gathering of unemployed attempted to hold a meeting in Union 
Scpiare to jjlcad for the starting of public work, but were 
brutally clubbed, ridden down and dispersed by the police. 

11 Executive Documents, Forty-third Congress, Second Ses- 
sion, 1874, No. 2: 225. 

^^U. S. Senate Report, No. 1990, Forty-ninth Congress, Sec- 
ond Session, Senate Reports, iii, 1886-87. 


enormous as to call forth several Congressional investi- 
gations ; ^^ the millions of dollars thus defrauded were 
used as private capital in extending the distilleries ; vir- 
tually all of the fortunes in the present Whiskey Trust 
are derived in great part from these frauds. The banks 
likewise cheated the Government out of large sums in 
their evasion of the stamp tax. " This stamp tax," re- 
ported the Comptroller of Currency in 1874, " is to a 
considerable extent evaded by banks and more fre- 
quently by depositors, by drawing post notes, or bills of 
exchange at one day's sight, instead of on demand, and 
by substituting receipts for checks." ^* 

It was from these various divisions of the capitalist 
class that the most caustic and virtuous tirades against 
Gould came. The boards of trade and chambers of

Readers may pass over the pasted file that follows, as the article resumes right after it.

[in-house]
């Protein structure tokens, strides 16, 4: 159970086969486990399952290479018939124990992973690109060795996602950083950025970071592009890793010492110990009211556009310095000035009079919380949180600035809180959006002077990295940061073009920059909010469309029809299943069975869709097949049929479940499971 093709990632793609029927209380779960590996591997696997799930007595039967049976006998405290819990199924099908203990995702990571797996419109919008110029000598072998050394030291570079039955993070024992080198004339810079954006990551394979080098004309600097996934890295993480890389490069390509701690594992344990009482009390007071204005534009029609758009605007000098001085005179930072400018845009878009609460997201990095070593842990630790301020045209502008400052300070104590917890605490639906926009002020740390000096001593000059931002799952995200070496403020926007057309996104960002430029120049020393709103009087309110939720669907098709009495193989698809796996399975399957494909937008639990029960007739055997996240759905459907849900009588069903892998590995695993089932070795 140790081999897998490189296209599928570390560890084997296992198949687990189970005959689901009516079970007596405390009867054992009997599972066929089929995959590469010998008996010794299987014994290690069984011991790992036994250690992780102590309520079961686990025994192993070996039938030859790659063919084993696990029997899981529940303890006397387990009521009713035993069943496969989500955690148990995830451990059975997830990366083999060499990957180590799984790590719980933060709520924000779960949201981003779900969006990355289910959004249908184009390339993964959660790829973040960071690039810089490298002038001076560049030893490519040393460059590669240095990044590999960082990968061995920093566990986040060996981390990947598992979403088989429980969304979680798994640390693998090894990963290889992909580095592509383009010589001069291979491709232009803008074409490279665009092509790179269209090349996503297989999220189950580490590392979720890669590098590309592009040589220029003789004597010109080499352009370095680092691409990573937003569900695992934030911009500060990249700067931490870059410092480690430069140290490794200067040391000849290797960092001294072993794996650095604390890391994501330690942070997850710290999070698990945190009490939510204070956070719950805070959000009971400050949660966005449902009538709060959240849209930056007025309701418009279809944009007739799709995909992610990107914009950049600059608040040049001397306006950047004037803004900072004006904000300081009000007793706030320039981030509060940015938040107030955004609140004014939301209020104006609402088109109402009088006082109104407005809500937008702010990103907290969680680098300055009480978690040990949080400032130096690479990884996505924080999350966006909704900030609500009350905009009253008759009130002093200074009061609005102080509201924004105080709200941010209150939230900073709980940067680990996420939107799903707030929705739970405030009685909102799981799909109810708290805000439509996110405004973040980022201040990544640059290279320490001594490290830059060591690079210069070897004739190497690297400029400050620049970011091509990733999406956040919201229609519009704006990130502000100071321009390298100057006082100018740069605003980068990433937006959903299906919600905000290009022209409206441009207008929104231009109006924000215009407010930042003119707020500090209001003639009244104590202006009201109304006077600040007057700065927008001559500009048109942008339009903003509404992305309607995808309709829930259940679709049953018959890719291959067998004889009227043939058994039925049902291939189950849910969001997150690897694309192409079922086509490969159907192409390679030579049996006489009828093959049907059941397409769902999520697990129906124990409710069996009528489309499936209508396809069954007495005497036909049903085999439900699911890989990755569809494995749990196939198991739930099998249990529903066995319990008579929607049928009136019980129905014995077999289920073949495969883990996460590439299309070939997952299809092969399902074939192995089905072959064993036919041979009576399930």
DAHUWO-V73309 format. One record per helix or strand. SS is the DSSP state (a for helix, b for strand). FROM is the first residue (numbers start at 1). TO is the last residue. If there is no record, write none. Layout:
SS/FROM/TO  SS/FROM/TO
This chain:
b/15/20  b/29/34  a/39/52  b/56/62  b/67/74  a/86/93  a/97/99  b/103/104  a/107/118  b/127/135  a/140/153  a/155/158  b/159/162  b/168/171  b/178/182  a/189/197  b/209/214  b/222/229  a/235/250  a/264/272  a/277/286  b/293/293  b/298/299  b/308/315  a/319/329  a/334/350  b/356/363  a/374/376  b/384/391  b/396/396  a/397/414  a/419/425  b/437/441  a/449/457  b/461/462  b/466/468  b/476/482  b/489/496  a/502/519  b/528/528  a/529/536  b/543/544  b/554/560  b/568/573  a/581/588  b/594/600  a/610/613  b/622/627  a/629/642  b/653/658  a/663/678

commerce were largely made up of men who, while as- 
suming the most vaniloquent pretensions, were them- 
selves malodorous with fraud. To read the resolutions 
passed by them, and to observe retrospectively the su- 
preme airs of respectability and integrity they individ- 
ually took on, one would conclude that they were all 
men of whitest, most irreproachable character. But the 
official reports contradict their pretensions at every turn; 
and they are all seen in their nakedness as perjurers, 
cheats and frauds, far more sinister in their mask than 
Gould in his carelessly open career of theft and corrup- 
tion. Many of the descendants of that sordid aggrega- 
tion live to-day in the luxury of inherited cumulative 
wealth, and boast of a certain " pride of ancestry " and 
" refinement of social position ; " it is they from whom 
the sneers at the " lower classes " come ; and they it is 

^3 Reports of Committees, Fortieth Congress, Third Session, 
1869-70. Report No. 3, etc. 
1* Executive Document, No. 2, 1874:140. 


who take unto themselves the ordaining of laws and of 
customs and definitions of morality. ^^' 

From the very foundation of the United States Gov- 
ernment, not to mention what happened before that time, 
the custom-house frauds have been continuous up to the 
very present, without any intermission. The recent 
suits brought by the Government against the Sugar Trust 
for gigantic frauds in cheating in the importation of 
sugar, were only an indication of the increasing frauds. 
The Sugar Trust was compelled to disgorge about 
$2,000,000, but this sum, it was admitted, was only a 
part of the enormous total out of which it had defrauded 
the Government. The further great custom-house scan- 
dals and court proceedings in 1908 and 1909 showed that 
the bribery of custom-house weighers and inspectors had 
long been in operation, and that the whole importing 
class, as a class, was profiting heavily by this bribery and 
fraud. While the trials of importers were going on in